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I do understand that functions should not return references to automatic variables. However I just wanted to understand where constant objects are stored i.e if it is stored in the memory section along with static global variables .

Here is the code on Visual studio 8 . It looks like const objects are stored as auto variables. Am i assuming things right or is it implementation specific or does it depend on whether the constructor is trivial ?

Would be really great if someone could explain why each of these cases behave the way they do.

//here i'm intentionally returning a ptr to local const ptr hope the syntax is right

const char* const* get_const_char_ptr() {
    const char * const ptr = "downontheupside";
    return &ptr;

const int& get_const_int() {        
    const int magic_number = 20;
    return magic_number;

const string& get_const_string() {       
    const string str("superunknown");
    return str;

const string* get_const_string_ptr() {
    const string str("louderthanlove");
    return &str;

int main() {
    const int &i = get_const_int();

    //case 2
    const char * const* c =get_const_char_ptr();

    const string &str = get_const_string();
    //this crashes

    return 1;
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wha... no badmotorfinger?!? –  justin Feb 18 '11 at 5:07
not sure how i missed that :) –  keety Feb 18 '11 at 22:11

3 Answers 3

up vote 2 down vote accepted

Constant objects allocated within a function are just like any other automatic variable; they just have const types. Global (and class-static) variables are slightly different: some constants can be placed in read-only parts of the executable file and then just copied into memory. That is used for things like string and integer constants; I do not believe it is used for anything with a nontrivial constructor.

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thanks makes sense. –  keety Feb 18 '11 at 22:15
This is what happens in practice on most systems, but it's not required by the Standard. –  Ben Voigt Apr 28 '12 at 3:54

const does not change where things are stored it's a keyword to tell the compiler to prevent variables or functions from modifying things. Example:

std::string myNormalStr("Hello");
const std::string myConstStr("Don't Change Me");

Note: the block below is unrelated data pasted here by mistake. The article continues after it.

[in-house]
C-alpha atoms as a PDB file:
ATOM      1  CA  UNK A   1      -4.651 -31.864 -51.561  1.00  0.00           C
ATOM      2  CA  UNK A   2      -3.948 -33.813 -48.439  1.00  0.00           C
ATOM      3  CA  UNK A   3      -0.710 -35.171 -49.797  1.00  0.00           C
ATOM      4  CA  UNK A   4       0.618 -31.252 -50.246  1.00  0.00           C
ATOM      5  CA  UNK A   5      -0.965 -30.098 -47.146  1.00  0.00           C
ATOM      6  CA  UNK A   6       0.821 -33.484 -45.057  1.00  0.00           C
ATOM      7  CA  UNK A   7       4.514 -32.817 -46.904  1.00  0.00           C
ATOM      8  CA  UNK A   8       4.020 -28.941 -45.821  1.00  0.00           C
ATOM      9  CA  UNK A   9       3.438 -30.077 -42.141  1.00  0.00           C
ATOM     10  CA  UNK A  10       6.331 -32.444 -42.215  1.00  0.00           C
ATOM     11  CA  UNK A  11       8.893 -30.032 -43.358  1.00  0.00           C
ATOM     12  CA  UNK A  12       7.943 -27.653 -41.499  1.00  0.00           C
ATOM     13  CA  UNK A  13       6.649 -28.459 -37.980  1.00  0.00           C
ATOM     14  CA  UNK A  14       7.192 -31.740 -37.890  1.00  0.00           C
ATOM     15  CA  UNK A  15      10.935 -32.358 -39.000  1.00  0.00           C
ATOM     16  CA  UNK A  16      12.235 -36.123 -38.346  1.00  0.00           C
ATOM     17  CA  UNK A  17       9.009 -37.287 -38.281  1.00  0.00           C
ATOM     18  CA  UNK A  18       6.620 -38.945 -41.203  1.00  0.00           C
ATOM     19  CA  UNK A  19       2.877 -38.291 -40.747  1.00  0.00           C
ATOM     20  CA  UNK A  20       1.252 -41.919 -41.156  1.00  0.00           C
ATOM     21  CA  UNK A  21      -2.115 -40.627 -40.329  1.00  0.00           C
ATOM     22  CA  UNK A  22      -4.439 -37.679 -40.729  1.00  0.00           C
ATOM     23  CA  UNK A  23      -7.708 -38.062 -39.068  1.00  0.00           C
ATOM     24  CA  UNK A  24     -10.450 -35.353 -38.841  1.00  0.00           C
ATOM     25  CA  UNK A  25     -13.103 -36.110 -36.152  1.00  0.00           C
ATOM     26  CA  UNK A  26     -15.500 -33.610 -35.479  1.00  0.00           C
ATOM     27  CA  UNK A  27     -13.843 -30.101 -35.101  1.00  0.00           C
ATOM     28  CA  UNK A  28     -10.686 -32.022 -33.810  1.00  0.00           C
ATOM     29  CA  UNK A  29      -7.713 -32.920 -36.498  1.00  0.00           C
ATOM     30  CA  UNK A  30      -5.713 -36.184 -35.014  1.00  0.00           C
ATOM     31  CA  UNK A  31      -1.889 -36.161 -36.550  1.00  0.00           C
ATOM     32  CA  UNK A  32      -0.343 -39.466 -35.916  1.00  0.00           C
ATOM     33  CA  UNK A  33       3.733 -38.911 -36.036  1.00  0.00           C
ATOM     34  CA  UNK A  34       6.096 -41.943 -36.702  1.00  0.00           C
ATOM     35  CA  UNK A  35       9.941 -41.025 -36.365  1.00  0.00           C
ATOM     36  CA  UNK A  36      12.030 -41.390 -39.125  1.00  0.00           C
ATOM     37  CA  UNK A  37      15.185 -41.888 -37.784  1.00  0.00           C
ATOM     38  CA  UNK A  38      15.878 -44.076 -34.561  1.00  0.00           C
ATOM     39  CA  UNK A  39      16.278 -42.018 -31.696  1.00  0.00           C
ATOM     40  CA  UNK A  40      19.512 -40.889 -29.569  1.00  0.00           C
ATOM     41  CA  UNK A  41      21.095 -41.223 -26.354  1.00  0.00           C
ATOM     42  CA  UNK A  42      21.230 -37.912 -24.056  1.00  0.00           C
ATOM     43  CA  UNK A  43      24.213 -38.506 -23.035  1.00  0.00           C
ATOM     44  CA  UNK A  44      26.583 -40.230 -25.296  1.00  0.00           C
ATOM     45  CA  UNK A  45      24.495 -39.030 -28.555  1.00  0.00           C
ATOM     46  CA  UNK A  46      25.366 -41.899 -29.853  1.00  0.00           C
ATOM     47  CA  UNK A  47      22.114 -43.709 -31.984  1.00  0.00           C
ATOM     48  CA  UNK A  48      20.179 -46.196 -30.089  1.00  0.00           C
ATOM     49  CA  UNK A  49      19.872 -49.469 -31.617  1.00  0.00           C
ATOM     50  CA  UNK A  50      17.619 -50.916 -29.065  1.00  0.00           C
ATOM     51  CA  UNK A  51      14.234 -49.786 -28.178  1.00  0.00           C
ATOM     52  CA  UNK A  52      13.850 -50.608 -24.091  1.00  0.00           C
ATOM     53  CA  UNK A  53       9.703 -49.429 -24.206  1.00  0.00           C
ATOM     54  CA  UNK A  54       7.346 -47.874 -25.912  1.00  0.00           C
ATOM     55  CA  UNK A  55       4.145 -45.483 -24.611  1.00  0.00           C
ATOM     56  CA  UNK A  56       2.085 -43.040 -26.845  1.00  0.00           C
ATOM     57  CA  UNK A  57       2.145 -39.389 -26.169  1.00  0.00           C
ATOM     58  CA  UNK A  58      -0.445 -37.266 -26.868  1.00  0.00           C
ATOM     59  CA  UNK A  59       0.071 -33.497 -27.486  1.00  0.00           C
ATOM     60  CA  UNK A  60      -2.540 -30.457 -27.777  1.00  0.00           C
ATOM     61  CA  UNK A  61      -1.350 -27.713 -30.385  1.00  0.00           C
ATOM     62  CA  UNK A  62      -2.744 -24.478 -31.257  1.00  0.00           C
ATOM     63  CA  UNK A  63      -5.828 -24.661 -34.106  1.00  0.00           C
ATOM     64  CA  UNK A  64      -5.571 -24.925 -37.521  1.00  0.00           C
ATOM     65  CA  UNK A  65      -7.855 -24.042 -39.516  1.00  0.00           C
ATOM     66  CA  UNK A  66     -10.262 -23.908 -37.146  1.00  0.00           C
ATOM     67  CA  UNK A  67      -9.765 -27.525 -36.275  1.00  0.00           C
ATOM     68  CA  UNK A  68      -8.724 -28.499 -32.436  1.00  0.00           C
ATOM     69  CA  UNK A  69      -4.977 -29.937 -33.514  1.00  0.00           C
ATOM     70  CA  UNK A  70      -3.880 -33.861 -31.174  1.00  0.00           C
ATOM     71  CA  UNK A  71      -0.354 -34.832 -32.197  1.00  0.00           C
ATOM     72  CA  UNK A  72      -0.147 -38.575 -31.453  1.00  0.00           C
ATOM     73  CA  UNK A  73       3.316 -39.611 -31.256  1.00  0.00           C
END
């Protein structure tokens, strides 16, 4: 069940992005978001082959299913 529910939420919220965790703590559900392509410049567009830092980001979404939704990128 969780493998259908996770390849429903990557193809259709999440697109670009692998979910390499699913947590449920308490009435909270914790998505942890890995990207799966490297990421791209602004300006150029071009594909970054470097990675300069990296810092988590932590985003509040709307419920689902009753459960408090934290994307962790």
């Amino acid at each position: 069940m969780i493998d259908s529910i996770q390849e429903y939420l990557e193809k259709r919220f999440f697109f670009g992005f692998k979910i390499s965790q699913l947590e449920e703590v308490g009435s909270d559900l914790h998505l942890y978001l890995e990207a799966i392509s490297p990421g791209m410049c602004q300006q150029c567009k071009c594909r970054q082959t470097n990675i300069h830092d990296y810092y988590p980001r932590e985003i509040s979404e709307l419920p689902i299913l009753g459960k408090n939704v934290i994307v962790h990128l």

myNormalStr = myConstStr; // this is ok
myConstStr = myNormalStr; // this will give you a compile error

That's a super simplistic example but the same thing applies to const objects which are passed into functions, returned from functions, or if the function itself is const.

Here's a great article by Herb Sutter on all the correct ways to use the const keyword.


Currently there is almost no reason to use the auto keyword as everything is implicitly auto within it's scope. This keyword is a storage class specifier for an automatic variable.

However the auto keyword is changing as part of the new C++ standard in progress but is supported already by Visual Studio 2010 and some other compilers in it's new glorious form. It can be used like so in C++0x:

std::vector<int> numbers;
for (std::vector<int>::const_iterator itr(numbers.begin());
    itr != numbers.end(); ++itr)
        // do something with each iterated element

// compiler auto deduces from rvalue
// and determines that you want a
// std::vector<int>::const_iterator type
for (auto itr = numbers.cbegin();
        itr != numbers.cend(); ++itr)
        // do something with each iterated element
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Absolutely everything about where something is stored is implementation specific. Never forget that. With that caveat, here are some typical rules.

Automatic variables are either stored on the stack or in a register. Doesn't matter if they're const or not.

Static variables are stored in program memory. There may be multiple blocks of program memory, some read-only and some not. Declaring a variable const may affect which block something is stored in.

Variables allocated with new will be on the heap. Doesn't matter if it's const or not.

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